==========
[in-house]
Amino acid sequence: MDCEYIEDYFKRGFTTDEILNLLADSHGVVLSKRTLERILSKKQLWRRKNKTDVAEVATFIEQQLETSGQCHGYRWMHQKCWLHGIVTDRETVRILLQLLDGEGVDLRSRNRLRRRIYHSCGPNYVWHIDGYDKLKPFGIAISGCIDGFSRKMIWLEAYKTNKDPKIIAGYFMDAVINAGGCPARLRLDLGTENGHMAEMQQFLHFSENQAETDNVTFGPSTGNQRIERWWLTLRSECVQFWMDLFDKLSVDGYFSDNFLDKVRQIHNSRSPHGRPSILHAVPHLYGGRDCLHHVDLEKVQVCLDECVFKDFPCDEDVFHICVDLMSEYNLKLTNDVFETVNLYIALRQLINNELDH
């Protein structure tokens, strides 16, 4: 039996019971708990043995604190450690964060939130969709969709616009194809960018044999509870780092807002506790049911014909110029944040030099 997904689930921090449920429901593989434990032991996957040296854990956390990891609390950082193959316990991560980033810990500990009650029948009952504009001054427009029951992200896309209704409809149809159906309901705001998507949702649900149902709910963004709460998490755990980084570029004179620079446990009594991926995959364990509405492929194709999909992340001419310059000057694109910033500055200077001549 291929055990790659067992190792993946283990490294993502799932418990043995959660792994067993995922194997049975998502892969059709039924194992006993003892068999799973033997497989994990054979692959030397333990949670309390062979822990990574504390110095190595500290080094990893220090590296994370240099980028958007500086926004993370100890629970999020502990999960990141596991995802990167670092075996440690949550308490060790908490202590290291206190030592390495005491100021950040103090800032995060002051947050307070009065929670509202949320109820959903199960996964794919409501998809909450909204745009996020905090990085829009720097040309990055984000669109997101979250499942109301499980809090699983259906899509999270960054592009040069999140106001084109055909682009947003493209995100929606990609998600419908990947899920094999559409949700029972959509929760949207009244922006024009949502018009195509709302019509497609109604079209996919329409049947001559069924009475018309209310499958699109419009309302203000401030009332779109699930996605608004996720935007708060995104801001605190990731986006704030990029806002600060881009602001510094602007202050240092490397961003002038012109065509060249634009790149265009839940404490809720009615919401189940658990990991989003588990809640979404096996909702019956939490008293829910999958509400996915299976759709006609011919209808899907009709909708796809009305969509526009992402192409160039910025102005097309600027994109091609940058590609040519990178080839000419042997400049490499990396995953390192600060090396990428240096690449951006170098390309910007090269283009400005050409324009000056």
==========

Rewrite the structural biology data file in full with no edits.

[in-house]
Amino acid sequence: MDCEYIEDYFKRGFTTDEILNLLADSHGVVLSKRTLERILSKKQLWRRKNKTDVAEVATFIEQQLETSGQCHGYRWMHQKCWLHGIVTDRETVRILLQLLDGEGVDLRSRNRLRRRIYHSCGPNYVWHIDGYDKLKPFGIAISGCIDGFSRKMIWLEAYKTNKDPKIIAGYFMDAVINAGGCPARLRLDLGTENGHMAEMQQFLHFSENQAETDNVTFGPSTGNQRIERWWLTLRSECVQFWMDLFDKLSVDGYFSDNFLDKVRQIHNSRSPHGRPSILHAVPHLYGGRDCLHHVDLEKVQVCLDECVFKDFPCDEDVFHICVDLMSEYNLKLTNDVFETVNLYIALRQLINNELDH
């Protein structure tokens, strides 16, 4: 039996019971708990043995604190450690964060939130969709969709616009194809960018044999509870780092807002506790049911014909110029944040030099 997904689930921090449920429901593989434990032991996957040296854990956390990891609390950082193959316990991560980033810990500990009650029948009952504009001054427009029951992200896309209704409809149809159906309901705001998507949702649900149902709910963004709460998490755990980084570029004179620079446990009594991926995959364990509405492929194709999909992340001419310059000057694109910033500055200077001549 291929055990790659067992190792993946283990490294993502799932418990043995959660792994067993995922194997049975998502892969059709039924194992006993003892068999799973033997497989994990054979692959030397333990949670309390062979822990990574504390110095190595500290080094990893220090590296994370240099980028958007500086926004993370100890629970999020502990999960990141596991995802990167670092075996440690949550308490060790908490202590290291206190030592390495005491100021950040103090800032995060002051947050307070009065929670509202949320109820959903199960996964794919409501998809909450909204745009996020905090990085829009720097040309990055984000669109997101979250499942109301499980809090699983259906899509999270960054592009040069999140106001084109055909682009947003493209995100929606990609998600419908990947899920094999559409949700029972959509929760949207009244922006024009949502018009195509709302019509497609109604079209996919329409049947001559069924009475018309209310499958699109419009309302203000401030009332779109699930996605608004996720935007708060995104801001605190990731986006704030990029806002600060881009602001510094602007202050240092490397961003002038012109065509060249634009790149265009839940404490809720009615919401189940658990990991989003588990809640979404096996909702019956939490008293829910999958509400996915299976759709006609011919209808899907009709909708796809009305969509526009992402192409160039910025102005097309600027994109091609940058590609040519990178080839000419042997400049490499990396995953390192600060090396990428240096690449951006170098390309910007090269283009400005050409324009000056």